Many of us will be feeling grief during the covid crisis, as our lives, world and the future will forever be changed. For me, it was week three of lockdown in New Zealand before I shifted out of the shock phase and the emotions started to boil over. So many unknowns, fears and things out of our control have contributed to our emotional barometer being constantly shifted.
Wherever you are in the world, you will be experiencing your unique range of emotions as your brain and body are thrown into survival mode. One minute you’re scared, the next angry, followed by sad and tearful. Sometimes hope and acceptance creep in as you work through the different stages. You can yo-yo back through the emotions and stages of grief for an undefined time and there is no right way of processing it.
When you experience knee-buckling grief, you can finally understand where the expression ‘broken-hearted’ comes from. We all have unique beliefs, values, emotional awareness and experiences that shape how we handle grief and it’s hard to know how you will react when you’re confronted with loss.
How to Describe Grief
Once, I heard grief being described as a ball. At the start, that ball can be all-consuming, huge and take over your life. As time goes by and you work through the stages of grief, the ball is still there but it gets a little bit smaller. You start to build more areas of your life back up around the ball which makes it less overwhelming. Sometimes the ball can expand quickly and trigger the grief emotions all over again when there are reminders of special moments like anniversaries or birthdays. And then it shrinks back down again.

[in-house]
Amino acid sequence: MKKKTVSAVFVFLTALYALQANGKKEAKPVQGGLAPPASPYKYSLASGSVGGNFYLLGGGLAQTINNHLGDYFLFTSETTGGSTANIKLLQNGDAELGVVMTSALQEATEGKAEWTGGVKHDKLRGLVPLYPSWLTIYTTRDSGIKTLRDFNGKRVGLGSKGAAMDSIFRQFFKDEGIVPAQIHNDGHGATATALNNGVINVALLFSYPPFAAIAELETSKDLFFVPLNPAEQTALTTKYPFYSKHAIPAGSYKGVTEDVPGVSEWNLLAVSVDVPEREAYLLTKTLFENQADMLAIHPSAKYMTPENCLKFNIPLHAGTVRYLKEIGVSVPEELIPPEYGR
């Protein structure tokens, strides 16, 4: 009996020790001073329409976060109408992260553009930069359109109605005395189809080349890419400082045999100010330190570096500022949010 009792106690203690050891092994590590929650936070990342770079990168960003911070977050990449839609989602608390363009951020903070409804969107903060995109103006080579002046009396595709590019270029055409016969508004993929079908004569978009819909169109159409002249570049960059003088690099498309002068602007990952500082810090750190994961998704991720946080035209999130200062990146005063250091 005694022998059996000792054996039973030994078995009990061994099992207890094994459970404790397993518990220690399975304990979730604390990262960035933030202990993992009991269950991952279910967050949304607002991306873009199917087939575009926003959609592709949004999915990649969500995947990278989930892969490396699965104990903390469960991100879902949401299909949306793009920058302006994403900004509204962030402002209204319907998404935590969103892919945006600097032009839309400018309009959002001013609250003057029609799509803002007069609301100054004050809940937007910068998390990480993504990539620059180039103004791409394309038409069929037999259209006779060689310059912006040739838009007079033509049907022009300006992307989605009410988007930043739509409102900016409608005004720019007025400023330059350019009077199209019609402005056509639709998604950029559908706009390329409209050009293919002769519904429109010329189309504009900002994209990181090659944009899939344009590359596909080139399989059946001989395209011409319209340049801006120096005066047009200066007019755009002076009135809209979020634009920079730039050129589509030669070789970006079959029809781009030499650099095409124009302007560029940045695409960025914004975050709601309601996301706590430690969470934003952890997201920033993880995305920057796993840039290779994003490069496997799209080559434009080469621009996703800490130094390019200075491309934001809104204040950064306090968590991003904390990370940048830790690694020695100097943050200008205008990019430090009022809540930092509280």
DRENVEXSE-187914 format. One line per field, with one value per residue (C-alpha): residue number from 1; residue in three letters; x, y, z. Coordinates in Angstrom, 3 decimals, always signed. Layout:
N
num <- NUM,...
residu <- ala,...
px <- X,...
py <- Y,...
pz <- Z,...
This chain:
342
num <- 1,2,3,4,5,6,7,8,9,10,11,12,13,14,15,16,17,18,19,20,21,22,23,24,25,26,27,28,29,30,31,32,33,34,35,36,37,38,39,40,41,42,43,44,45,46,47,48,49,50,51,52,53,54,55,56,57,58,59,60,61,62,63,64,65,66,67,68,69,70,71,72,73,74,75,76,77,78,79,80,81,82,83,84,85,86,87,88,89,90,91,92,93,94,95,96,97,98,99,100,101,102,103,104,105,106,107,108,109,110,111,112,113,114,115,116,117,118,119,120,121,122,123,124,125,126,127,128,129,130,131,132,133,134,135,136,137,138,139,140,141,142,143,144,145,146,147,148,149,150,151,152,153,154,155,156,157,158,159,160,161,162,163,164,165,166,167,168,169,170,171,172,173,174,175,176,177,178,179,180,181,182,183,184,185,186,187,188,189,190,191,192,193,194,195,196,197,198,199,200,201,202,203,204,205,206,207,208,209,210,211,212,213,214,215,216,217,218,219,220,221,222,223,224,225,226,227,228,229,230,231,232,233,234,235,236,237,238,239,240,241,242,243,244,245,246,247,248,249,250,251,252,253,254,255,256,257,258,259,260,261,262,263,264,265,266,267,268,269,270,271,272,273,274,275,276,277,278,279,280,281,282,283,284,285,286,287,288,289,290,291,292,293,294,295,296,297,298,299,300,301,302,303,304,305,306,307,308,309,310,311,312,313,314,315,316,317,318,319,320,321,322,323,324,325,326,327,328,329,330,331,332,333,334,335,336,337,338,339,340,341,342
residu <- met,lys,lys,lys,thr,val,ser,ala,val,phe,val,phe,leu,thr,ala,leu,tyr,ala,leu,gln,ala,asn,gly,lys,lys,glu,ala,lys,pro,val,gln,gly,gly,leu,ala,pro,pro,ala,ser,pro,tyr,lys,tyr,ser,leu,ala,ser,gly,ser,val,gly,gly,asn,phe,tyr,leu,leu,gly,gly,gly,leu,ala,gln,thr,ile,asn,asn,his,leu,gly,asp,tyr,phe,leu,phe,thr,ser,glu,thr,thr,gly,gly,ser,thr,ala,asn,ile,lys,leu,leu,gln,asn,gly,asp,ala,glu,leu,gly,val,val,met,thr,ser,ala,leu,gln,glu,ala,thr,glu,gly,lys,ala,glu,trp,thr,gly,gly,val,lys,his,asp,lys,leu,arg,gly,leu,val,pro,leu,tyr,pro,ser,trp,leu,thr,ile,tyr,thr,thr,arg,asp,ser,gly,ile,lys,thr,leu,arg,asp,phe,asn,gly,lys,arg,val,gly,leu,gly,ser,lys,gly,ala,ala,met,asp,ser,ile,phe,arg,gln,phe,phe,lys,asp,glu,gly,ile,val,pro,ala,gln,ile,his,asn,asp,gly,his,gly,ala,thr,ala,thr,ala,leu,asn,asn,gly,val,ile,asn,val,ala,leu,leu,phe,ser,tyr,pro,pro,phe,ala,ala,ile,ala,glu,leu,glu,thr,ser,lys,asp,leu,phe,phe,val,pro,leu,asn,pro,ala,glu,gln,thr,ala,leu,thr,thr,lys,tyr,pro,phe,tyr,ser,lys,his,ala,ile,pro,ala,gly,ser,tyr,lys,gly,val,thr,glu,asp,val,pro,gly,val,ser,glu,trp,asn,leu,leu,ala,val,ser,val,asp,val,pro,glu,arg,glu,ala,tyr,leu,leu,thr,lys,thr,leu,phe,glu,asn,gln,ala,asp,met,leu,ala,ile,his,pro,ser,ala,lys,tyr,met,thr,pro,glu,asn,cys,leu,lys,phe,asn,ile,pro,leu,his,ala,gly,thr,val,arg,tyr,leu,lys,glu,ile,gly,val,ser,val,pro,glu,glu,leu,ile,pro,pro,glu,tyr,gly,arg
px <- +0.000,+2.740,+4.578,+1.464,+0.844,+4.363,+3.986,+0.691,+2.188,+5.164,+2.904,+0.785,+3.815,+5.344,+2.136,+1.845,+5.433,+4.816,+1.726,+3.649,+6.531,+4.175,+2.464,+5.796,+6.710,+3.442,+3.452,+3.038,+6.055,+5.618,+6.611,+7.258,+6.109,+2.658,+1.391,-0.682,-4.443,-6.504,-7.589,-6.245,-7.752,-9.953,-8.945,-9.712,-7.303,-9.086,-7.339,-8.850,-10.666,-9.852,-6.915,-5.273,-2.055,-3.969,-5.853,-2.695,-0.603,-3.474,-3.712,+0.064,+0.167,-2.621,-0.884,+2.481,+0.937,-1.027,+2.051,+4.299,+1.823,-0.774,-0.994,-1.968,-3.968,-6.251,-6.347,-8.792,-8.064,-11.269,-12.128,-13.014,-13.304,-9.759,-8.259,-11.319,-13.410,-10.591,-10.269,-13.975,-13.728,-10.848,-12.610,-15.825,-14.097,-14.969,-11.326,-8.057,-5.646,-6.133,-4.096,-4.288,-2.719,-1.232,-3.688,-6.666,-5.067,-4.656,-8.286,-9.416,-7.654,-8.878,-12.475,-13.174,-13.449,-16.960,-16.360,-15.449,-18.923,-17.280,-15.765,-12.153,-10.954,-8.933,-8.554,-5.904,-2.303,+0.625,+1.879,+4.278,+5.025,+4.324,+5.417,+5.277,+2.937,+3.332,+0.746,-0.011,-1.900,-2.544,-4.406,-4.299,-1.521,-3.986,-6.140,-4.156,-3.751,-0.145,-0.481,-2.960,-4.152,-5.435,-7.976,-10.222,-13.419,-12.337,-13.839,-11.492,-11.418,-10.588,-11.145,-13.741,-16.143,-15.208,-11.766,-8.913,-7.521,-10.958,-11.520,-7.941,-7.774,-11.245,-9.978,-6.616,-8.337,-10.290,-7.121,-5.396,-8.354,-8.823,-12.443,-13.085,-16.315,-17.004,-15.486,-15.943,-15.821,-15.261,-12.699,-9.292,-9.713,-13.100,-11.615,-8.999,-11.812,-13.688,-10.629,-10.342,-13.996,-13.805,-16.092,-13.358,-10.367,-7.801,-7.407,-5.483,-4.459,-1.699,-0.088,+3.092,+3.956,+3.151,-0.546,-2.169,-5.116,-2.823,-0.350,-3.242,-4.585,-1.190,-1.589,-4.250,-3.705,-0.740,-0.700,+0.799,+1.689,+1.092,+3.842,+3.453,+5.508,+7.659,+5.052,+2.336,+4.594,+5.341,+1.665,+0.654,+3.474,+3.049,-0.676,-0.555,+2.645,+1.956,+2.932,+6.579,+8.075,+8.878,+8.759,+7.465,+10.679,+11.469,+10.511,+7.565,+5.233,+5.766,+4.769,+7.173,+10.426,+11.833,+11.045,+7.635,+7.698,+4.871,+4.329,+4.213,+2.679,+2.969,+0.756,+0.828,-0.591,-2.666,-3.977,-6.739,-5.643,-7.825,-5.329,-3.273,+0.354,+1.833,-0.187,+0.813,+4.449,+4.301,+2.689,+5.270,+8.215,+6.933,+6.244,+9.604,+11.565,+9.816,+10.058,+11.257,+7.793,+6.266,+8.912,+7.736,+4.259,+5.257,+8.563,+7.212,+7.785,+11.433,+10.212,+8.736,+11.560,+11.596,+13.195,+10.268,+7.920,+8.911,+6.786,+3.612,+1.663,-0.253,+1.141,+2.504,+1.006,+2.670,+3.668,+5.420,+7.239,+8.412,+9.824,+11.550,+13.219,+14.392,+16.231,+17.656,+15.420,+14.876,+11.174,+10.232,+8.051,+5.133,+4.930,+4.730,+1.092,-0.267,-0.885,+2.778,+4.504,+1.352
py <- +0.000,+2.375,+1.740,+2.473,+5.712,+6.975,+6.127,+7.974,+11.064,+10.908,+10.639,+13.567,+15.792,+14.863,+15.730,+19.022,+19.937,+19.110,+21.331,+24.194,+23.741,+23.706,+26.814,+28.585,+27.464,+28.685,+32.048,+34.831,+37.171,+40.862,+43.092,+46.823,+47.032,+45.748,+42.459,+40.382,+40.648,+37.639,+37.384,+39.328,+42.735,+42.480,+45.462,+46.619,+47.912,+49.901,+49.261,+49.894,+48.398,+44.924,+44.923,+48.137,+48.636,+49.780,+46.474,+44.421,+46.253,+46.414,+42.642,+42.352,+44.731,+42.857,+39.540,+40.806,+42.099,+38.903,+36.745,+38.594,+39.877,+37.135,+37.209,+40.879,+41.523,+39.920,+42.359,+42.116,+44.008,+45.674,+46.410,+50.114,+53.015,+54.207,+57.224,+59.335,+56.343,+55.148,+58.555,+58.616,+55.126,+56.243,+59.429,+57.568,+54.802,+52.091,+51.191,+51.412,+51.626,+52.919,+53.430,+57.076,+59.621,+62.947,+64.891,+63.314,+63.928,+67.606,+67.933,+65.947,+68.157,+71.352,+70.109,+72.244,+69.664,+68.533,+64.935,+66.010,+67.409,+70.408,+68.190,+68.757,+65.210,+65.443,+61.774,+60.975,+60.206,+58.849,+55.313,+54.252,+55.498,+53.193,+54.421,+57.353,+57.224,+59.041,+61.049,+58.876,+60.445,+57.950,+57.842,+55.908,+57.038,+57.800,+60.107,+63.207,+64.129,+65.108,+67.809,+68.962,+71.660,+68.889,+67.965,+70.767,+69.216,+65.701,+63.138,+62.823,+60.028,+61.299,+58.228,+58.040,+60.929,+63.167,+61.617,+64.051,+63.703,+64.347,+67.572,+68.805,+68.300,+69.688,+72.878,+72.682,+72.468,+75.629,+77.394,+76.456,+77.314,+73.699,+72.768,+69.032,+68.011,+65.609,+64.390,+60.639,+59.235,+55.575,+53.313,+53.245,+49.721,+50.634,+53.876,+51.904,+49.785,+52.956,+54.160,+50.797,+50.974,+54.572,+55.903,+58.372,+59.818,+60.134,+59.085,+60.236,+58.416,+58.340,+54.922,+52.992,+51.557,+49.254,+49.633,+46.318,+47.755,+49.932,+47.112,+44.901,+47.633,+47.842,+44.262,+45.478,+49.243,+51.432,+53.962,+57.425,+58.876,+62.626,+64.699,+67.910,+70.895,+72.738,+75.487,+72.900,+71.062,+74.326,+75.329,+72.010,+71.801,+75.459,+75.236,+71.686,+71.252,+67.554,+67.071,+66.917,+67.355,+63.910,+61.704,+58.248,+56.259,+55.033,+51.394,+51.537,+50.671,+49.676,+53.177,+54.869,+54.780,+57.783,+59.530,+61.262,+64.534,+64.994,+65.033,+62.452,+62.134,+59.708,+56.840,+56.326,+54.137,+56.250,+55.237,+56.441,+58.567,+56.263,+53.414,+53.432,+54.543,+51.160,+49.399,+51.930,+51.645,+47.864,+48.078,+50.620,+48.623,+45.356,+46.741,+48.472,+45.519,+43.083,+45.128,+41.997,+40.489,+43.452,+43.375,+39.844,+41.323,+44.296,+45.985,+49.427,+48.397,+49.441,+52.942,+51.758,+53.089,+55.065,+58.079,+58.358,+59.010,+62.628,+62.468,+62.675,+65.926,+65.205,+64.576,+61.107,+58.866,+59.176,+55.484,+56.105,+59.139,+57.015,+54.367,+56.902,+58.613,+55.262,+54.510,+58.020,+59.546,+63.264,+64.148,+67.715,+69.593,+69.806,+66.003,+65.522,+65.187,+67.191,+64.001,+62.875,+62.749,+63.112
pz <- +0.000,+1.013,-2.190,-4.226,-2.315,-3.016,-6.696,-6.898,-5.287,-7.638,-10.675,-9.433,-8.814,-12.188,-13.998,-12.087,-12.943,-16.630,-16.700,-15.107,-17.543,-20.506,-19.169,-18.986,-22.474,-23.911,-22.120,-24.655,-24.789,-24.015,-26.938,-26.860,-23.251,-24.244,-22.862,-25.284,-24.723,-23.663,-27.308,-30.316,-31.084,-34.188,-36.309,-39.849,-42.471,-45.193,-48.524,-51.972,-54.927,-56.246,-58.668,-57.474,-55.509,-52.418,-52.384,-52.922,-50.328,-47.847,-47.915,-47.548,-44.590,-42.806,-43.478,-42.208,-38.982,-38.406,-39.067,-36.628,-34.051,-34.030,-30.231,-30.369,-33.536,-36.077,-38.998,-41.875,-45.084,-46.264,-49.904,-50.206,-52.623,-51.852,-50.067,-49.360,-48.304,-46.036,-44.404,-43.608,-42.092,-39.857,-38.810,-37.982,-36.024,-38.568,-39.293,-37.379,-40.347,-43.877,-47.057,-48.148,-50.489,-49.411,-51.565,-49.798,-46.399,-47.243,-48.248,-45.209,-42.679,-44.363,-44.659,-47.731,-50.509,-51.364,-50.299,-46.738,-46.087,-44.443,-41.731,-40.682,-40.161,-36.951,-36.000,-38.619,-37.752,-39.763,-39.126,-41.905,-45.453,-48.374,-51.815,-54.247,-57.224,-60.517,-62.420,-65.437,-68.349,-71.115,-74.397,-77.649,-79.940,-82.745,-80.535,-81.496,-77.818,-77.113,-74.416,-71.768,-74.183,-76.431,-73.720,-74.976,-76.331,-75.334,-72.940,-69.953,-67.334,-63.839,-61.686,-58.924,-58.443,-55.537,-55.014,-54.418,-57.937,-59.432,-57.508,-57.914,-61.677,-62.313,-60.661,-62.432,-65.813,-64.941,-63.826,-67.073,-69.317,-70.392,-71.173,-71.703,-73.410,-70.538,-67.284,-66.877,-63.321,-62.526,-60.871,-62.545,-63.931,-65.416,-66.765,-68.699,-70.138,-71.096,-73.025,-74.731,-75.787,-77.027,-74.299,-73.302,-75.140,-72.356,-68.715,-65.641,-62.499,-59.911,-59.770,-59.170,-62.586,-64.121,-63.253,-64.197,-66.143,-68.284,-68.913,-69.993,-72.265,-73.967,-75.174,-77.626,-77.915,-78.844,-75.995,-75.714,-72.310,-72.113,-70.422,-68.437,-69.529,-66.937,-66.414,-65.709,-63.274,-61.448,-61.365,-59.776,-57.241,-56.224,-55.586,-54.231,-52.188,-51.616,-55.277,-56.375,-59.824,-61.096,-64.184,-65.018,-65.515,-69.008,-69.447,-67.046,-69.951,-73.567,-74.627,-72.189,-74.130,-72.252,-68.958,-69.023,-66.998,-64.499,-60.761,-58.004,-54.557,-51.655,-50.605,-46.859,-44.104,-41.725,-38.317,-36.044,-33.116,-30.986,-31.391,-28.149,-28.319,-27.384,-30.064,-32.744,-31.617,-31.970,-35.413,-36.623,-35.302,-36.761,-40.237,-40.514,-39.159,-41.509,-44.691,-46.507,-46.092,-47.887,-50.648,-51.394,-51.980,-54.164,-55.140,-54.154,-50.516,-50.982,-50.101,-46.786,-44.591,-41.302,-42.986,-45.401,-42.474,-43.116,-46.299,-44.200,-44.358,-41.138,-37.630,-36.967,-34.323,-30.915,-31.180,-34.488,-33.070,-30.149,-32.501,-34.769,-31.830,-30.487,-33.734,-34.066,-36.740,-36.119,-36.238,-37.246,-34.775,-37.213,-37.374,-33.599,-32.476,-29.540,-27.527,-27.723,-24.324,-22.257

Stages of Grief
There are many theories and ways of explaining the stages of grief. Elizabeth Kubler-Ross is seen as the creator of the 7 stages of grief but the framework that I like was created by a British psychologist who pioneered attachment theory, John Bowlby. His four stages of grief are:
- Shock and numbness
- Yearning and searching
- Despair and disorganisation
- Reorganisation and recovery
For me, understanding these stages is helpful so that when you move between them, you can acknowledge, sit with the feelings and work your way through. Often the hardest part is acknowledging how you feel and witnessing how that impacts you. Very often you may need to have someone support you such as a friend and a family member or a professional such as a psychologist or counsellor. There are no medals given for battling through grief by yourself. Often we need someone else to nurture us, hear how we feel and guide us through the stages to find a new normal.
The Physical Effects of Grief
As a physiotherapist and breathing coach, I see the impact of grief in my clinics, workshops and on retreat with the symptoms my client’s display. Often they’ve experienced it for decades without understanding the link between their grief and the physical ailment. The hijacking of the nervous system and the emotional brain can trigger a constant cascade of stress hormones in the body, keeping it alert and ready to deal with danger.
Grief and How We Breathe
Different emotions change our breathing patterns and since grief triggers a range of emotions, our breathing pattern can get stuck and become inconsistent impacting our health long term. When we are stressed, our breathing rate increases and the rhythm and the muscles we use to breathe also change. Long term, these changes together with our posture and activation of our flight, fright and freeze muscles keep us lodged in these patterns and unable to move through the stages of grief.
Learning how to change your posture, release stress muscles and change the way you breathe can all help unravel the impacts grief has on your mind and nervous system. For those wanting a simple tool to help release tense muscles, check out my free 15-minute Stress Relieving Video below. It’s designed to unwind those overactive stress muscles, making it easier to breathe in a calm state.
Physical Signs and Symptoms of Grief